Then, right in the middle of the album, there’s a bit of sunshine; a duet with Guylaine Tanguay, the queen of the Québec country music festival circuit. Entitled “Une minute à moi” (“A Minute to Myself”), the song is a charming ditty about the daily lives of those women who never have a minute to themselves, “women like Guylaine and I who are always running around from morning ‘til night,” says Jalbert, “busy with a million things, from the kids’ homework, to cooking dinner, to answering e-mails, to walking the dog, to taking out the trash…”

The road, the home, the dog, all the little things of daily life are part of one song, and re-surface in another, too. On this new album, Jalbert openly flirts with country music. “It’s where I’m from and I like it,” she says. “When I started, songs like “Tomber,” “Au nom de la raison, or “Corridor” were, to me, Country & Western songs, and I was convinced I was going to get booed because of it! As I grow older, I’ve just decided to accept that that’s where I’m from. I’m coming home.”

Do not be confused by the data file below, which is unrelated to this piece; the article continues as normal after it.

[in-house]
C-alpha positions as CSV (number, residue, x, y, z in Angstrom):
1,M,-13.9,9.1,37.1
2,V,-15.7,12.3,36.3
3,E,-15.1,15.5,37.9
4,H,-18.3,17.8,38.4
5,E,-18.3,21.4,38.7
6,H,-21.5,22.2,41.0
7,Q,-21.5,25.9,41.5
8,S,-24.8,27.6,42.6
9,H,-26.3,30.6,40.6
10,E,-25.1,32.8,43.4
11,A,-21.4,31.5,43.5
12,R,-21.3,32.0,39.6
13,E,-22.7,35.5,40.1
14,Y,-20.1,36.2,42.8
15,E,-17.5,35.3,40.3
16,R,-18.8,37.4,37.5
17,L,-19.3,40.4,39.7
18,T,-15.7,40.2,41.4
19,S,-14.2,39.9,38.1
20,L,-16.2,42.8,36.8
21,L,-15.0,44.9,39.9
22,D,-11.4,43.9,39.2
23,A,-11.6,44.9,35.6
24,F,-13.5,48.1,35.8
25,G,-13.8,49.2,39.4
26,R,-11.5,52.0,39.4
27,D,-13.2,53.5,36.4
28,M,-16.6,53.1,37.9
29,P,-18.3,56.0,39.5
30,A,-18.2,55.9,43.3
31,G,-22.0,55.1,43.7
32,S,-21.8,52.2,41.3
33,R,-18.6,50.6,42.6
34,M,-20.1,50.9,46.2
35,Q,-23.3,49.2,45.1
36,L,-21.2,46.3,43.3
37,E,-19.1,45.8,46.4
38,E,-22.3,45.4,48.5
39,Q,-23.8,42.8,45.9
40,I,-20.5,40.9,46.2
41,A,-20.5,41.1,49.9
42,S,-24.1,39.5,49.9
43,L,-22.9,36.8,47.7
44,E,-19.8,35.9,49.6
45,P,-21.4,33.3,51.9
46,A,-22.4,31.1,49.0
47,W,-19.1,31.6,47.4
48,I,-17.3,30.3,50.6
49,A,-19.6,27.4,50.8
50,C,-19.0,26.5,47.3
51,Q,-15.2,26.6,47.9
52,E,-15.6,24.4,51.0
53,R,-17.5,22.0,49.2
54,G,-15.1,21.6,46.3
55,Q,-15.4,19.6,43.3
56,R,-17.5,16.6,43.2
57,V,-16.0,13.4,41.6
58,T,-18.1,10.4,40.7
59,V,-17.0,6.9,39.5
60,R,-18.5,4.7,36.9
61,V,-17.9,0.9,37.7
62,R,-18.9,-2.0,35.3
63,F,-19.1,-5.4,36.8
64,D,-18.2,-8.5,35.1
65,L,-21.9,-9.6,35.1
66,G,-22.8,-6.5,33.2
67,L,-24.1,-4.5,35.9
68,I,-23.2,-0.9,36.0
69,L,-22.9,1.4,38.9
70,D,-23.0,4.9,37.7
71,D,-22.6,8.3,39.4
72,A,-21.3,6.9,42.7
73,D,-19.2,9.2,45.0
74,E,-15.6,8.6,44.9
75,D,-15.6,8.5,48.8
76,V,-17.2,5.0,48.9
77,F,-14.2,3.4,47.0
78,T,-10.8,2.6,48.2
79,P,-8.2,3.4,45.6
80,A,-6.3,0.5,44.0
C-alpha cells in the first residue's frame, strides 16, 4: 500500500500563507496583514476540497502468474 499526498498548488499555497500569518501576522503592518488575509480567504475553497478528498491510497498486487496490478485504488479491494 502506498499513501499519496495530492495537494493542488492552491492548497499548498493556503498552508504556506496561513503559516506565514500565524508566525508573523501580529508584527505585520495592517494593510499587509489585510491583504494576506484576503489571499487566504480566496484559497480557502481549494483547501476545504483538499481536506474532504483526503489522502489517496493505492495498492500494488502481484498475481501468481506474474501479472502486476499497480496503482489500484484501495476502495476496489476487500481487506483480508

Laurence JalbertSince Jalbert’s first solo album was released in 1990, the music industry has transformed itself completely. The golden age of album sales is over, and the rules have changed. Does she find it difficult to deal with these new parameters, that aren’t always in the favour of creators? “I just try to do what I do the best I can,” she says. “I’m part of this industry, so I need to adapt. The fact remains that we are expected to produce professional-sounding albums and concerts with limited means, even though things are just as expensive as ever; it’s not like we get a special deal just because we’re from Québec. Sometimes, I tell my agent: ‘That’s it, that’s enough,” but you need to be able to re-invent yourself. I keep touring and selling out venues. I leave the business side of it to my team, even though I always keep an eye on it. As long as people pay to hear me, I’ll keep going.”